Oak recommendations after large limb failure during calm summer conditions

Background information

I received a request from a property management agent in Coventry, to assess an Oak tree which was located in Bedworth, at the rear of a property. The tree had shed a large limb onto a neighbouring business’s storage area damaging property. A third of the total crown, a span of approximately 19m had fallen. They had been informed the tree needed to be removed; however, they wanted a second opinion.

My assessment of the situation and tree.

A company had been called out to clear the fallen limb, after crushing a mobile caravan, owned by the neighbour who declared the tree unsafe and in urgent need for removal.

As a fully qualified and certificated tree inspector I carried out a detailed visual tree assessment and found no reason to assume the rest of the tree was unsafe from any physiological defects as observed from the ground. To further clarify my assessment, I requested that I undertake an aerial inspection.

The property management agent has used my company in the past to undertake both tree surgery and tree surveys, so asked for my opinion based on my assessment from the ground. I advised that a reduction of the crown of 1.5-2m would be sufficient to alleviate any adverse wind loading, with a further reduction in the next 5-7 years to reduce the overall spread allowing the tree to react to the new wind loading conditions.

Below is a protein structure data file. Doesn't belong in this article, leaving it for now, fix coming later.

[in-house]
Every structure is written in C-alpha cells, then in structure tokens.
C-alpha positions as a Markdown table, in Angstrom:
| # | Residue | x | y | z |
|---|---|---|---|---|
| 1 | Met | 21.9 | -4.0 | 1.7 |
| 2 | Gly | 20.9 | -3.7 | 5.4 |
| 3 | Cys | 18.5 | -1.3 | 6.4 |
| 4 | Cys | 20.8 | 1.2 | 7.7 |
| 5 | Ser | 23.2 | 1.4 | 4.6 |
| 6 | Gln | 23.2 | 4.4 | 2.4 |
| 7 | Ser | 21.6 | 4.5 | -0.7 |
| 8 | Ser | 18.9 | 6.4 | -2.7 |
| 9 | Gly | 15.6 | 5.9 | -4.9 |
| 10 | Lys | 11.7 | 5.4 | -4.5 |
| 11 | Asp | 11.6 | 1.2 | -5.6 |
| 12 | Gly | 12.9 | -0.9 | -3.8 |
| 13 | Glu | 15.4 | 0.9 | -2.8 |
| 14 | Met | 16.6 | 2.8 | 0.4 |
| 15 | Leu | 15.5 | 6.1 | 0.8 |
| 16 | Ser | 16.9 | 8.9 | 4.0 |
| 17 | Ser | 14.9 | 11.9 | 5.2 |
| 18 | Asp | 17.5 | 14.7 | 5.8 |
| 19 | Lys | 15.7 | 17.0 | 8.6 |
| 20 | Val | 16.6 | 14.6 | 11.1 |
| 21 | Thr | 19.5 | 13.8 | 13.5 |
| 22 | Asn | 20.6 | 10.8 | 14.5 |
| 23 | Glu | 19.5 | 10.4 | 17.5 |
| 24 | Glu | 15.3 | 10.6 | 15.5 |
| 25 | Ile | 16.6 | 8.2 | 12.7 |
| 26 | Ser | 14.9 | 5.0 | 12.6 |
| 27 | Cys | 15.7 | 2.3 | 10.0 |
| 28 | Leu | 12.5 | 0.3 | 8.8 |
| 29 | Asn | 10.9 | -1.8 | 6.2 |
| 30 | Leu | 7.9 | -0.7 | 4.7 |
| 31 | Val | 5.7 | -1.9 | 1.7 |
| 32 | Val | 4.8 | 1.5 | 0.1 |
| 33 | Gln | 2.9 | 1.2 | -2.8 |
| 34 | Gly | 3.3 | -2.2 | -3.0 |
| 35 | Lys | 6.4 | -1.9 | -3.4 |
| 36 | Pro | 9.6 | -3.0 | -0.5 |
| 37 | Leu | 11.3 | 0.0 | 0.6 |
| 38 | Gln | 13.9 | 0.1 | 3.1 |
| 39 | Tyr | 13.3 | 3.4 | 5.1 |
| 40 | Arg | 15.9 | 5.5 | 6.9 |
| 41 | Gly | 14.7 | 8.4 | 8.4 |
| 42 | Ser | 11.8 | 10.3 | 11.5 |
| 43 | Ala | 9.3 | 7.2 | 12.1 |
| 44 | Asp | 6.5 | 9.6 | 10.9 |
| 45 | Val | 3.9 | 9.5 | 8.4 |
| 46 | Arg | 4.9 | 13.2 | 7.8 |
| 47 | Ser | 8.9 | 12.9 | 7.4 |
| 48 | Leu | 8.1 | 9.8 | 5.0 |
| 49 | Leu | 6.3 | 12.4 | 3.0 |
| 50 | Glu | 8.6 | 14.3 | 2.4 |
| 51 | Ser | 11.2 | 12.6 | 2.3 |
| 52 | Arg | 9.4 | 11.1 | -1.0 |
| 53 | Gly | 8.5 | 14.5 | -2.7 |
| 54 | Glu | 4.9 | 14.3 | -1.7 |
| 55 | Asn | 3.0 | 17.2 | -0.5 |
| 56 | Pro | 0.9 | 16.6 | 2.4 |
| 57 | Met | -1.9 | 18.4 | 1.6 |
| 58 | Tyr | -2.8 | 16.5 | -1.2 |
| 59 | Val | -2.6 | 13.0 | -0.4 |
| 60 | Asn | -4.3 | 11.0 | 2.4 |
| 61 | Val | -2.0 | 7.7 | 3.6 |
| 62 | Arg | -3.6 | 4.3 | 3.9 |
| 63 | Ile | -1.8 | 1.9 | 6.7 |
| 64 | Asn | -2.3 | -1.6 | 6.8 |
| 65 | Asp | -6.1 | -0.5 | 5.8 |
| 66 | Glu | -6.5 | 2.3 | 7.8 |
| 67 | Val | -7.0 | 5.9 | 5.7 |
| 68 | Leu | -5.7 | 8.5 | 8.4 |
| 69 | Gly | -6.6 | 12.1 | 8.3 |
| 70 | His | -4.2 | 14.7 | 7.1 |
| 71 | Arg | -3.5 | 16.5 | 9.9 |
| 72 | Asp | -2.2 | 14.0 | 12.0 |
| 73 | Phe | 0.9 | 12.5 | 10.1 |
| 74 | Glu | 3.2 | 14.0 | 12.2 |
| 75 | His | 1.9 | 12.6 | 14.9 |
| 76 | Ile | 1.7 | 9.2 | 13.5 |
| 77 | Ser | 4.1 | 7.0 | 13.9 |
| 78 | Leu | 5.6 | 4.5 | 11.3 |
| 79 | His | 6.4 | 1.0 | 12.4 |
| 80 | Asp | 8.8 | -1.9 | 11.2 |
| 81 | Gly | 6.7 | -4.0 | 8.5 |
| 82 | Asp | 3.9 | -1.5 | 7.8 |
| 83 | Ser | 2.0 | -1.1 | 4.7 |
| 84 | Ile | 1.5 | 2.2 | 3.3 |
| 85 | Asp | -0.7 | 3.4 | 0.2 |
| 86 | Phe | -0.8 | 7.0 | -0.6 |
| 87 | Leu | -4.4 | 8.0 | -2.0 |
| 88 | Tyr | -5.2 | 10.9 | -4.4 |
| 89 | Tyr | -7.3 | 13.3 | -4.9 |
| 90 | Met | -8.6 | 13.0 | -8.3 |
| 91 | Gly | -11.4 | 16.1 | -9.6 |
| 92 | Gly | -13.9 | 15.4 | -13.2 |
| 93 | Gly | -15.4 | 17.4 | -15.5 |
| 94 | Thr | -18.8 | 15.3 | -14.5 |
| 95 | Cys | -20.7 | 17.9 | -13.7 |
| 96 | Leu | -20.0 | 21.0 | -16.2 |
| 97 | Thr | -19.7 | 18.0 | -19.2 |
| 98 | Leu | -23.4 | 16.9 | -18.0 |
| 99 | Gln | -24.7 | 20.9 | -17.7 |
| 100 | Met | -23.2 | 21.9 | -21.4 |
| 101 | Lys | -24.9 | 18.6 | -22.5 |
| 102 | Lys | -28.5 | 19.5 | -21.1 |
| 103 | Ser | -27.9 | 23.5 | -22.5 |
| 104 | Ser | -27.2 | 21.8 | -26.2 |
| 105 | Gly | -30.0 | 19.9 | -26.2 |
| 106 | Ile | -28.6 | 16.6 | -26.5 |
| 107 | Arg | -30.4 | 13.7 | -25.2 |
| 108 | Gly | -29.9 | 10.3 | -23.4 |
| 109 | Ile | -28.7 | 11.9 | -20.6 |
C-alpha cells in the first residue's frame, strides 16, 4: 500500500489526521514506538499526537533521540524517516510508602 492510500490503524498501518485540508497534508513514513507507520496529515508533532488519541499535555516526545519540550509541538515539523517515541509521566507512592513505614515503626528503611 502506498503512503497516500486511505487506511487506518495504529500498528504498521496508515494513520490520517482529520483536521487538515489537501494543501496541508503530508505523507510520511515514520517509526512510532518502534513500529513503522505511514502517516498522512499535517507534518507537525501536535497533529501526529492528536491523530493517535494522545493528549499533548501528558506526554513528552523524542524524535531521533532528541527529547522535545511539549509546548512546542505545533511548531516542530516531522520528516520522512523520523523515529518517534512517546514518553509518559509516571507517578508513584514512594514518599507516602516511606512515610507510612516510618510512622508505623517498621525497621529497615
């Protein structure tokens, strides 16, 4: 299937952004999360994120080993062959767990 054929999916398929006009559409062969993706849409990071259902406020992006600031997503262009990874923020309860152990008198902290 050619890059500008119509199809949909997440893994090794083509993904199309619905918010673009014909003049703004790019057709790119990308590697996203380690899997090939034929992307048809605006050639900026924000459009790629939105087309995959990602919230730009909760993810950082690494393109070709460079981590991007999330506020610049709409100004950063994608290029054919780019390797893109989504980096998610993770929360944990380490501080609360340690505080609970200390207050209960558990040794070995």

The customer was happy with my summary and listened to my advice that without an aerial inspection of the wound from the limb failure and the rest of the crown, I wouldn’t be able to give the most informed analysis of the tree condition. Approval for the work was granted with an agreement to undertake more severe action if found necessary.

Once I had climbed the tree my suspicions of summer branch drop (a seemingly random shedding of large limbs by mature trees in good condition through the summer months in calm weather) was confirmed by there being no evidence of any rot or defects in the limb union that was shed. I did, however, find a poor union above the wound for the majority of the top of the crown and the 2 spar limbs which led me to reduce the spar limbs by 3-4m.


The customer was delighted that the tree did not need removing and that it can be retained with a management plan in place. The residents are pleased that the tree has been saved, and retained a good shape.